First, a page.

The following self-care treatments and medications can help relieve your pain and discomfort. Sinus infections are usually caused by a viral infection, so antibiotics aren't usually effective. However, there are certain situations when you may be prescribed antibiotics.
To help relieve the pain and discomfort caused by sinusitis, try the following home treatments:
- Rest to help your body to heal faster.
- Keep hydrated and drink lots of fluids to help thin the mucus.
- Hold a hot compress or warm face pack over the painful area.
- Consider using saline (salt water) nasal spray or drops, or a sinus rinse to relieve congestion and blockage in your nose.
- You can make a home-made sinus rinse solution or you can buy a sinus rinse from your pharmacy. Read more about saline nasal sprays, drops and rinses.
VIDEO: Sinus rinsing with saline or medication
The following video demonstrates how to do a sinus rinse. It may take a few moments to load.
(Mayo Clinic, US, 2020)
Breathing in hot steam is a traditional remedy but is not recommended because there's little evidence that it helps. Also, there is a risk you might burn yourself. However, some people find that their nose feels clearer for a short while after a hot shower.
- Pain relief medication: take pain relief medicines (eg, paracetamol), or non-steroidal anti-inflammatories (NSAIDs, eg, ibuprofen) to reduce pain and discomfort. Read more about how to use NSAIDs safely.
- Antihistamines can help to dry up nasal secretions and relieve a post-nasal drip if your symptoms are caused by hay fever or an allergy. There's no evidence that they'll work if your congestion is cased by viruses or bacteria. Some antihistamines can make you sleepy so if you need to be alert during the day, (eg, for driving) use one that won't have this effect. Examples are loratadine or cetirizine. For some people antihistamines can make the mucous thicker. Read more about antihistamines.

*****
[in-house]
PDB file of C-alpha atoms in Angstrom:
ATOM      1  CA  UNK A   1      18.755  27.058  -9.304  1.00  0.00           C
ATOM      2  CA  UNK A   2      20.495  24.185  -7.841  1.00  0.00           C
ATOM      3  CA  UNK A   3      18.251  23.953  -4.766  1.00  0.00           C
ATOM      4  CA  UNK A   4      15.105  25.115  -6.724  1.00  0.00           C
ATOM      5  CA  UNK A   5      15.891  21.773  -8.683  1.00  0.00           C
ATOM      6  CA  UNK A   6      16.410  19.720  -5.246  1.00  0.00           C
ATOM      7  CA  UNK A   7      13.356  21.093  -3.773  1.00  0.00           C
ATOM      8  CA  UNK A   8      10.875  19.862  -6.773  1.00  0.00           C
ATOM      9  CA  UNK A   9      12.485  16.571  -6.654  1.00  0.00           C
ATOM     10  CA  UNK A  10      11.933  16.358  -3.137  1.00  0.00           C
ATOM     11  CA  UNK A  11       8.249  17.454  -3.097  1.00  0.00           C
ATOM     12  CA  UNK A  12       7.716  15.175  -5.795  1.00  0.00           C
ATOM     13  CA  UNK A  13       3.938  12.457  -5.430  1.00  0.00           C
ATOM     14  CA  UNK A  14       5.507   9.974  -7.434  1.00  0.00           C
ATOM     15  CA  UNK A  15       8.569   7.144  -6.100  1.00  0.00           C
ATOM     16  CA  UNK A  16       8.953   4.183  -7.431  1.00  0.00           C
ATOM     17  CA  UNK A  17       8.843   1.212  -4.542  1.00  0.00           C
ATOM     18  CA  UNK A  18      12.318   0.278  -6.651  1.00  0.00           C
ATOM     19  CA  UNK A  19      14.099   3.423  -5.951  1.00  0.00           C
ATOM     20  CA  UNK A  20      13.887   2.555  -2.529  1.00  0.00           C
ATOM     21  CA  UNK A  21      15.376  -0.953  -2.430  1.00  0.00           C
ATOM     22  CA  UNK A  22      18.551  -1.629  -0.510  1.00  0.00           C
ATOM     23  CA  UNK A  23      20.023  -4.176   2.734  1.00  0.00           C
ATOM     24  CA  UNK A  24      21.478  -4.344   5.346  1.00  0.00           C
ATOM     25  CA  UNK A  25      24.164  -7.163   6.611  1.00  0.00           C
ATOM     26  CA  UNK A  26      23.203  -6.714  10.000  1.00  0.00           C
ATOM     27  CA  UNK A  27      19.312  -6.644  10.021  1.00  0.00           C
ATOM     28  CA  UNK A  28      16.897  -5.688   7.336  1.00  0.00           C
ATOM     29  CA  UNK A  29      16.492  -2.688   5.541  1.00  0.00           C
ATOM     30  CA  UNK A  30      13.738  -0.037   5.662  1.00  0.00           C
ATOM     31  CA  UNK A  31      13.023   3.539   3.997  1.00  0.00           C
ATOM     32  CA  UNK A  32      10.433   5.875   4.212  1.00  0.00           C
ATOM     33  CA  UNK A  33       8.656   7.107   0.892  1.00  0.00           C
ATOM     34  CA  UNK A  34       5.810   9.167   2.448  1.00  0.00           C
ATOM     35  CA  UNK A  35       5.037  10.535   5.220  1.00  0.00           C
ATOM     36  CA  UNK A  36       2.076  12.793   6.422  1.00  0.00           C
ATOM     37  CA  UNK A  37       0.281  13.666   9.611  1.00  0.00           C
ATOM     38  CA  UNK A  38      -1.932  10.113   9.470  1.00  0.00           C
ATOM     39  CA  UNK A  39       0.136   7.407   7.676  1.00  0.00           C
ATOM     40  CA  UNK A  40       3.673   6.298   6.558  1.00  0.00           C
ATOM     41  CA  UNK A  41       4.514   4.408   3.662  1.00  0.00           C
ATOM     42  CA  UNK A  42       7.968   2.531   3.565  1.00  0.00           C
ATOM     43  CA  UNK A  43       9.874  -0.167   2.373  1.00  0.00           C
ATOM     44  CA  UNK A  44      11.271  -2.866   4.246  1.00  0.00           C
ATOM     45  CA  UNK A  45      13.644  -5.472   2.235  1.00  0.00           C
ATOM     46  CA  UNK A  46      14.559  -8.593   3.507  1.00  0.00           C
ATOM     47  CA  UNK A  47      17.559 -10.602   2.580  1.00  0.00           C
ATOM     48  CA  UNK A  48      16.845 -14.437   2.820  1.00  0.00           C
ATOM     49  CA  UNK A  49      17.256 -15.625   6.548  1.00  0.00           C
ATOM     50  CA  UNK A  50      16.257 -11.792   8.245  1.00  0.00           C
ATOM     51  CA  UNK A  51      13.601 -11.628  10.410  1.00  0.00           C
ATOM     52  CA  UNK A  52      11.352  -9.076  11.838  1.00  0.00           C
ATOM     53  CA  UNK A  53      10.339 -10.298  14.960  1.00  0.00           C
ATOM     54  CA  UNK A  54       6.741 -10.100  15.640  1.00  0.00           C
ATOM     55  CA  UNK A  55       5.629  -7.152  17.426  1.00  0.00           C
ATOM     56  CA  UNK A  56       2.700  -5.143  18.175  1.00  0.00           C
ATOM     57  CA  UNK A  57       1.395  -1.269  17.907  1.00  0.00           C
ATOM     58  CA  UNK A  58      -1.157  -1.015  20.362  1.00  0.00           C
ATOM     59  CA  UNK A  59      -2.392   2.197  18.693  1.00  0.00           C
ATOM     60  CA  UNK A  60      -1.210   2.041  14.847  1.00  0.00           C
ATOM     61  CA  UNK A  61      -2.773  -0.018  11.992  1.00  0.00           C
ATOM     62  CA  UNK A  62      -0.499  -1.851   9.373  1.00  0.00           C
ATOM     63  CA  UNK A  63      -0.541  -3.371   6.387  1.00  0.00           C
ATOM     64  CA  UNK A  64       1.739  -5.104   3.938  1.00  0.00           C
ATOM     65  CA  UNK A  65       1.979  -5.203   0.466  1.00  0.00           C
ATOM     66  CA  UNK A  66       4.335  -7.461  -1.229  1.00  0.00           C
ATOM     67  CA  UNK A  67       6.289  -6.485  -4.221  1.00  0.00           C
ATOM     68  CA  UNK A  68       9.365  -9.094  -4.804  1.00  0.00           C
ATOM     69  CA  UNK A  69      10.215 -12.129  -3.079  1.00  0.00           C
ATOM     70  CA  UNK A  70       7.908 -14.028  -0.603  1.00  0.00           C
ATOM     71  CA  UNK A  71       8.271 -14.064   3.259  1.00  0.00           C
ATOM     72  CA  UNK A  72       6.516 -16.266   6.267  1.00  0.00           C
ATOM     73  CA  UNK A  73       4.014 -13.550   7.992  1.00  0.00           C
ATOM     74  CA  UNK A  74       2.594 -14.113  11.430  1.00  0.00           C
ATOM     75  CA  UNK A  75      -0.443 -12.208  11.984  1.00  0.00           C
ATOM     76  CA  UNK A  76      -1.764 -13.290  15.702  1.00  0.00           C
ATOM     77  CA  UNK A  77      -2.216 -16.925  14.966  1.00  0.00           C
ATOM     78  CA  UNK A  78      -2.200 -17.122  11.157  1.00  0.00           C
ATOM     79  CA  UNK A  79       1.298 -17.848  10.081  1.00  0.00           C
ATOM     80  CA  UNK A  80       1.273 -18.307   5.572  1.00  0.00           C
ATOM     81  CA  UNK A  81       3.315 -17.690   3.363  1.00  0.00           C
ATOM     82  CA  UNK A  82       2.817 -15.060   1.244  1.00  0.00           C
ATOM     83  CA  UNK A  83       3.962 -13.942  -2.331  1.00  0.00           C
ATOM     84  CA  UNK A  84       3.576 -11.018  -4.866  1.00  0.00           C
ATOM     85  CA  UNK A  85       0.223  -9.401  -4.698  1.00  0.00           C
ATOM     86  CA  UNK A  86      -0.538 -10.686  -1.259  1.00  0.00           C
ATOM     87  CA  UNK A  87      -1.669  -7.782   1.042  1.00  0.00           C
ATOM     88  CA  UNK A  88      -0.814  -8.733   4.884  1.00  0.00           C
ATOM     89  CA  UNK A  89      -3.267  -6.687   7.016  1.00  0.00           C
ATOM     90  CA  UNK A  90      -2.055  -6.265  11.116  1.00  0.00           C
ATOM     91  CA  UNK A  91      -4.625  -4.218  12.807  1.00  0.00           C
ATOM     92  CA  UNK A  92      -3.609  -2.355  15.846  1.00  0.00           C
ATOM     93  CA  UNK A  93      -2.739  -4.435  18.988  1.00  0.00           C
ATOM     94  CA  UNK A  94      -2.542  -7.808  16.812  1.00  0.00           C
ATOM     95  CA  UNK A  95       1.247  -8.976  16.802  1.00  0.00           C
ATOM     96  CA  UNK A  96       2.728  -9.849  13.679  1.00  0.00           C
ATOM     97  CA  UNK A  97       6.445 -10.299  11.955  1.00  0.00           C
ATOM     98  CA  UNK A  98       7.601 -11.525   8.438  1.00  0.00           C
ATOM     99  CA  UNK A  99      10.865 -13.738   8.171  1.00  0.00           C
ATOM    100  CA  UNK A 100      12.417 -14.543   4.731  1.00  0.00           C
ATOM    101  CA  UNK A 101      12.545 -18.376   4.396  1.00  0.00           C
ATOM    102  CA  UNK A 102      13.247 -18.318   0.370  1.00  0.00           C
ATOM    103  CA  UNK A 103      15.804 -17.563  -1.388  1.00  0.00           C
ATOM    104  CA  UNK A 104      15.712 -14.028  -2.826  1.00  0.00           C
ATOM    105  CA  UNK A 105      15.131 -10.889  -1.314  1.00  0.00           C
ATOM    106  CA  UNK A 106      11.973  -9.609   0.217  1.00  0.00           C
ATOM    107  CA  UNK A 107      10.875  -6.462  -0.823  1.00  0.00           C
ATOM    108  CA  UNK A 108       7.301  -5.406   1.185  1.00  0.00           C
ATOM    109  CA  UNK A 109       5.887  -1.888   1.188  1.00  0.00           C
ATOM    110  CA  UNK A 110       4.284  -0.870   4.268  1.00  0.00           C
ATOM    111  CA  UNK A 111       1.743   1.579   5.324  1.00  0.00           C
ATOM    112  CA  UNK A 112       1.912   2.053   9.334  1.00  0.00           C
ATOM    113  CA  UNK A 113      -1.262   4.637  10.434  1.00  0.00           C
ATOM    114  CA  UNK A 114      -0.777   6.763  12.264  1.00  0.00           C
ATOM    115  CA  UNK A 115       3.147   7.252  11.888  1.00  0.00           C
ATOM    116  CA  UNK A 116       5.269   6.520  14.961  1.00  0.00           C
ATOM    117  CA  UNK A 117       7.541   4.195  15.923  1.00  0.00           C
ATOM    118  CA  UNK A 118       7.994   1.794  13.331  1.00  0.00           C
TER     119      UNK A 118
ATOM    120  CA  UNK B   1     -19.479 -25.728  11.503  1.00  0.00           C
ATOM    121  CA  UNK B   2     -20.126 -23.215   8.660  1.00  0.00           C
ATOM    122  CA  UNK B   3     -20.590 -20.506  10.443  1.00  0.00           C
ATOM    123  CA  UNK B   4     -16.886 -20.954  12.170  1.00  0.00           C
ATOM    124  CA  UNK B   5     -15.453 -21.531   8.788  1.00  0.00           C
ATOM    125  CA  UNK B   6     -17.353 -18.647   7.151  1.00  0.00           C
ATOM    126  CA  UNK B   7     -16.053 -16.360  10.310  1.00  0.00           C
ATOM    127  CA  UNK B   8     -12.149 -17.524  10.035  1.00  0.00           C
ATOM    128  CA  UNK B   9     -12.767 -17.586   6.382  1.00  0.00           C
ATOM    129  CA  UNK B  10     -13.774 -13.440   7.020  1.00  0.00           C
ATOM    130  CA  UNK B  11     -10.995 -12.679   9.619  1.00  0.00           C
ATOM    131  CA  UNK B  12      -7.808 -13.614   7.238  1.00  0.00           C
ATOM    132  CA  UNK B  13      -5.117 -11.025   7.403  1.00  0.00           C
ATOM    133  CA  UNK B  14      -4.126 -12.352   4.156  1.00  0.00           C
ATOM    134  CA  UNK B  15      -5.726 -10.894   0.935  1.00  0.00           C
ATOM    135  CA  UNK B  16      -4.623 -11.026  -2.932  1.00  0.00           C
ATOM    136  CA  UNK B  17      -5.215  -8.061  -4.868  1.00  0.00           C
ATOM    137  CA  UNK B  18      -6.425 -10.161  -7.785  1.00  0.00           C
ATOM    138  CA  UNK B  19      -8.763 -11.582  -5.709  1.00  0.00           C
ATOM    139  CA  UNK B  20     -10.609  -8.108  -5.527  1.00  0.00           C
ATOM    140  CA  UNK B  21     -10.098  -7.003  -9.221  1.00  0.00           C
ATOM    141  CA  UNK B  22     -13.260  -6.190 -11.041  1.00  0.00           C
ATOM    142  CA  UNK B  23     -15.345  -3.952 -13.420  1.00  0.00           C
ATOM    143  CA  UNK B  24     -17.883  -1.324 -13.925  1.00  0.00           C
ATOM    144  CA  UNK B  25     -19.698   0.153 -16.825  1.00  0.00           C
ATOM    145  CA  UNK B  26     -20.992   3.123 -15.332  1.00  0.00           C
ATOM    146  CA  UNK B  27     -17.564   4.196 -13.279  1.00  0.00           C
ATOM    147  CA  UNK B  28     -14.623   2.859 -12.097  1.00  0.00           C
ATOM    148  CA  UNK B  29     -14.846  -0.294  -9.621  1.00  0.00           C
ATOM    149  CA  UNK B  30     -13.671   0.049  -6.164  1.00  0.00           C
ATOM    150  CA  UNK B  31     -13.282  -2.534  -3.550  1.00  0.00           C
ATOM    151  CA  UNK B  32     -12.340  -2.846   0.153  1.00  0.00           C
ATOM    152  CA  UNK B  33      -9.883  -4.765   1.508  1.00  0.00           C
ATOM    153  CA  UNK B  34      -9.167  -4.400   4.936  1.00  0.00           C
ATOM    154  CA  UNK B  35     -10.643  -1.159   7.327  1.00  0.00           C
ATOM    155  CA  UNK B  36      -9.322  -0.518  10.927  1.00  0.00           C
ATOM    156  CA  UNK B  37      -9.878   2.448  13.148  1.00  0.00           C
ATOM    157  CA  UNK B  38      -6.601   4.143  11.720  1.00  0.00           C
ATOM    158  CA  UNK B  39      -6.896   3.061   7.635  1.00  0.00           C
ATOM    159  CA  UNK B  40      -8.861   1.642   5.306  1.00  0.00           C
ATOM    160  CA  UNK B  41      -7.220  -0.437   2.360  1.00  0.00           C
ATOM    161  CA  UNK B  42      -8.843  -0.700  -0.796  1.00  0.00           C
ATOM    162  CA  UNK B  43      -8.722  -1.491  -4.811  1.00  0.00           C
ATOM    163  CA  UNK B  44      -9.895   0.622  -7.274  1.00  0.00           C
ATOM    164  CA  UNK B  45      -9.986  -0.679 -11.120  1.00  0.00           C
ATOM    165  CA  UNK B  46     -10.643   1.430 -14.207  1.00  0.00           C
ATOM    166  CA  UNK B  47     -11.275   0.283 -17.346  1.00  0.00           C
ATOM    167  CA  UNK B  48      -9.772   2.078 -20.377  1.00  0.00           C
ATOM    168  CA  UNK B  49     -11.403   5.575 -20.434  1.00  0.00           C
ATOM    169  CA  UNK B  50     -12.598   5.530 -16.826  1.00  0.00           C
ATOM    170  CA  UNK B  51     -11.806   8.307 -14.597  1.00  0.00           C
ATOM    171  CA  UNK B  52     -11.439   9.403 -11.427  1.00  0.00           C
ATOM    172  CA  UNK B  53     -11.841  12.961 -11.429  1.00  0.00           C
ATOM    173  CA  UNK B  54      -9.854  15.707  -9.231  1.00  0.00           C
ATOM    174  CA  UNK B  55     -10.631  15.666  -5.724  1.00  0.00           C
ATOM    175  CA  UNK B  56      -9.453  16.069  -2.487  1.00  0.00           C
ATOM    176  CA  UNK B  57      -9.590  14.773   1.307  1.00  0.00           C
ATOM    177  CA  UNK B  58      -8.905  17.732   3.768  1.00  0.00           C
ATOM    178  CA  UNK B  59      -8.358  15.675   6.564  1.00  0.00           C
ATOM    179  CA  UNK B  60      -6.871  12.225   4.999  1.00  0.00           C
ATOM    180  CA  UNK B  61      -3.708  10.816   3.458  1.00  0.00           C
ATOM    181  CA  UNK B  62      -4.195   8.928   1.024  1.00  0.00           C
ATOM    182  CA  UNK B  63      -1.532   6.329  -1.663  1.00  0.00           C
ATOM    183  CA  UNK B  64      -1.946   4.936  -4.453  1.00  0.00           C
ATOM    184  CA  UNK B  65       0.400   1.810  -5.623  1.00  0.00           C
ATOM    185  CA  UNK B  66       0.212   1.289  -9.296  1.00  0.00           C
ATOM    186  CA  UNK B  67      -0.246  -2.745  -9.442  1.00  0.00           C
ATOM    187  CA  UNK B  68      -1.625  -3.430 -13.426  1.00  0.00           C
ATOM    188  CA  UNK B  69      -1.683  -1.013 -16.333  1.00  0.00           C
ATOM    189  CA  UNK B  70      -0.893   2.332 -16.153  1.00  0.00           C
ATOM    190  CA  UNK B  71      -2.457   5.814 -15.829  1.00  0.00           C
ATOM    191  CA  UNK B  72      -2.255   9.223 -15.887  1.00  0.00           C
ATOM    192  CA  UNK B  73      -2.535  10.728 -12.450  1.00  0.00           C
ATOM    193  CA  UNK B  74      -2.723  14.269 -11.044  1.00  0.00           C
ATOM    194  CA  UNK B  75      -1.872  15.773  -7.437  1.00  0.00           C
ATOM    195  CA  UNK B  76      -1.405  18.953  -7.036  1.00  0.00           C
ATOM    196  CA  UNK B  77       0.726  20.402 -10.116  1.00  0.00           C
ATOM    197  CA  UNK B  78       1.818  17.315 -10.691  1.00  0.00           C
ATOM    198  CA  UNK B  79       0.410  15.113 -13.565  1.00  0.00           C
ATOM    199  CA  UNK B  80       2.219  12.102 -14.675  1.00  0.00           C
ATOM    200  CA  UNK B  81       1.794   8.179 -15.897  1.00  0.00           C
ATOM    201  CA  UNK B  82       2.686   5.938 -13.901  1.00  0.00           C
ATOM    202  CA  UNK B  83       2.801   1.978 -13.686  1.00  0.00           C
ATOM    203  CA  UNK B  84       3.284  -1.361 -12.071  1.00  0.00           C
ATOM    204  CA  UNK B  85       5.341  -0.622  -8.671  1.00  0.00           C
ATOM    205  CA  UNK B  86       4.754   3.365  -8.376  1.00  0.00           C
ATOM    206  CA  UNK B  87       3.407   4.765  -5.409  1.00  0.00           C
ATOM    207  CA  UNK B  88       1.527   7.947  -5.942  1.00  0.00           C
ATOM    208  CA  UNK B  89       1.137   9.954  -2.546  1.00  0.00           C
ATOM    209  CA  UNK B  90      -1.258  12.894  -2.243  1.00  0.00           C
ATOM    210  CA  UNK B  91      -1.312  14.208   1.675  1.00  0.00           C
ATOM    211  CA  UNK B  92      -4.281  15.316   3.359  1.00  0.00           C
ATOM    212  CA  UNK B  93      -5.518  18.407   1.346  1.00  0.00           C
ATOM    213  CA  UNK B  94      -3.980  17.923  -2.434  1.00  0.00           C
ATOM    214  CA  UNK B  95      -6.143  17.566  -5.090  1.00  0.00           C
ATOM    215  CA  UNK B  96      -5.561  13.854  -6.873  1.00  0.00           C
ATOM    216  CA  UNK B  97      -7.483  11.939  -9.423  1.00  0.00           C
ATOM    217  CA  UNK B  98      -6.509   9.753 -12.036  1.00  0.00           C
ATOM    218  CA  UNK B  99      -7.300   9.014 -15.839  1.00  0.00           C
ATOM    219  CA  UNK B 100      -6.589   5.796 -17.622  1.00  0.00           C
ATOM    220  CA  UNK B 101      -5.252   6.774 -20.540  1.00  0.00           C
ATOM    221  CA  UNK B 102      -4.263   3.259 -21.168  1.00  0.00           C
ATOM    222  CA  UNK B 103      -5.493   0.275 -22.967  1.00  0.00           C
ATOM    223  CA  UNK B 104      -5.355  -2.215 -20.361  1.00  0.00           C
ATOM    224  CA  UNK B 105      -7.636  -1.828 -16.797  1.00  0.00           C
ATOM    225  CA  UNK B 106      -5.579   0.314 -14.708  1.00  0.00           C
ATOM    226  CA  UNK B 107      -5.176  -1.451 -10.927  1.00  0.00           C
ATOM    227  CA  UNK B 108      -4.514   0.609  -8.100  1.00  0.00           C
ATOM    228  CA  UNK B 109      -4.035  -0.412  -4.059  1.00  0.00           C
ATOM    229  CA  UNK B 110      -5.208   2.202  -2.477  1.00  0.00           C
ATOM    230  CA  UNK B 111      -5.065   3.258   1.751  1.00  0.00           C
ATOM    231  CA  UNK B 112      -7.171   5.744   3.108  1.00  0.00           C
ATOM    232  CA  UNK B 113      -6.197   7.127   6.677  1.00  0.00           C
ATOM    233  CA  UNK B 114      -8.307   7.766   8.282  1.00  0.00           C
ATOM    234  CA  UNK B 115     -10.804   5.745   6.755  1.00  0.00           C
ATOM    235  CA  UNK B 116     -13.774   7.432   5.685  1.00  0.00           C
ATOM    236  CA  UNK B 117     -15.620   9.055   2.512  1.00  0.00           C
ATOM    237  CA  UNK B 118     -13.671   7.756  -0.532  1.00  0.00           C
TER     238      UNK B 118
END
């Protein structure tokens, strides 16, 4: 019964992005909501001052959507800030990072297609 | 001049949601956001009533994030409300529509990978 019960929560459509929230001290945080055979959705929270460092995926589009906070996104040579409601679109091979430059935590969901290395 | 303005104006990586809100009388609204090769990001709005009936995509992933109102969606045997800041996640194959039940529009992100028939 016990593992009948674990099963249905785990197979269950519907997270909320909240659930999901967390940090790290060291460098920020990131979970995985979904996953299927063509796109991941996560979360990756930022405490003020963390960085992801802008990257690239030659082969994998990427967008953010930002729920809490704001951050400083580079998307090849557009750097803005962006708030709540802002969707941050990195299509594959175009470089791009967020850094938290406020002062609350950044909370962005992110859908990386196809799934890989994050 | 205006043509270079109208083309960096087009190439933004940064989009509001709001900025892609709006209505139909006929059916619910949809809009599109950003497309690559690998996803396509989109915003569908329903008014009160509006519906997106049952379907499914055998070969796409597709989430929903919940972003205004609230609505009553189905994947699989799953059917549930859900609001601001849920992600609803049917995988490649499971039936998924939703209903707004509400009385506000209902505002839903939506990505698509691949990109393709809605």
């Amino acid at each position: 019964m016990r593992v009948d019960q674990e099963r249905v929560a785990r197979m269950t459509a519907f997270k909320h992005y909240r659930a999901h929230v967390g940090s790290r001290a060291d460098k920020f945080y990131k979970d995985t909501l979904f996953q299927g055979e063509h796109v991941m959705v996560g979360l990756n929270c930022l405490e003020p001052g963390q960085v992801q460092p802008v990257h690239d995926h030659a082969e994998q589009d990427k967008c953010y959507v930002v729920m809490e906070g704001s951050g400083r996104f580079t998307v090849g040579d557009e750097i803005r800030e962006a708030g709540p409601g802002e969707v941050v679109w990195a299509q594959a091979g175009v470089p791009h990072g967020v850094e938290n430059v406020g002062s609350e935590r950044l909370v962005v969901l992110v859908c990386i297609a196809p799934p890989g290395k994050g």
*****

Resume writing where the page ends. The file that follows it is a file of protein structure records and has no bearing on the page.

- Decongestant nasal sprays or drops (eg, oxymetazoline) can help to reduce congestion and swelling within your nose and sinuses. But you need to use them carefully because using them too much can make your symptoms worse. They can actually increase congestion if used for more than 3 days. Read more about nasal decongestants.
- Steroid nasal sprays: your healthcare provider may recommend the use of steroid nasal sprays (eg, Flixonase) to relieve your symptoms. You will usually feel better after using them for 2 to 3 days, but they may take a few weeks to work fully.
- Decongestant tablets: Although these have been used a lot in the past, there is little recent evidence that these medicines work and they can be expensive to buy.
Do I need antibiotics?
Antibiotics are seldom needed to treat sinusitis because sinusitis is mostly caused by viruses (a viral infection). Antibiotics only work against bacteria (a bacterial infection) but not viruses.
Using antibiotics when they are not needed can lead to antibiotic resistance. This is when overuse of antibiotics encourages the growth of bacteria that can’t be controlled easily with drugs. That can make it harder in the future to treat any infections you might get, and make antibiotics less effective for everyone. Antibiotics can also cause serious side effects so it’s important to only use them when they’ll help.
- Antibiotics are considered when symptoms last longer than 10 days, start to improve but then worsen again, or are very severe. Severe symptoms could include:
- a fever over 39°C
- extreme pain and tenderness over your sinuses
- signs of a skin infection, eg, a hot, red rash that spreads quickly.
- If you are given antibiotics, finish the full course.
- Read more about antibiotics for sinusitis.(external link)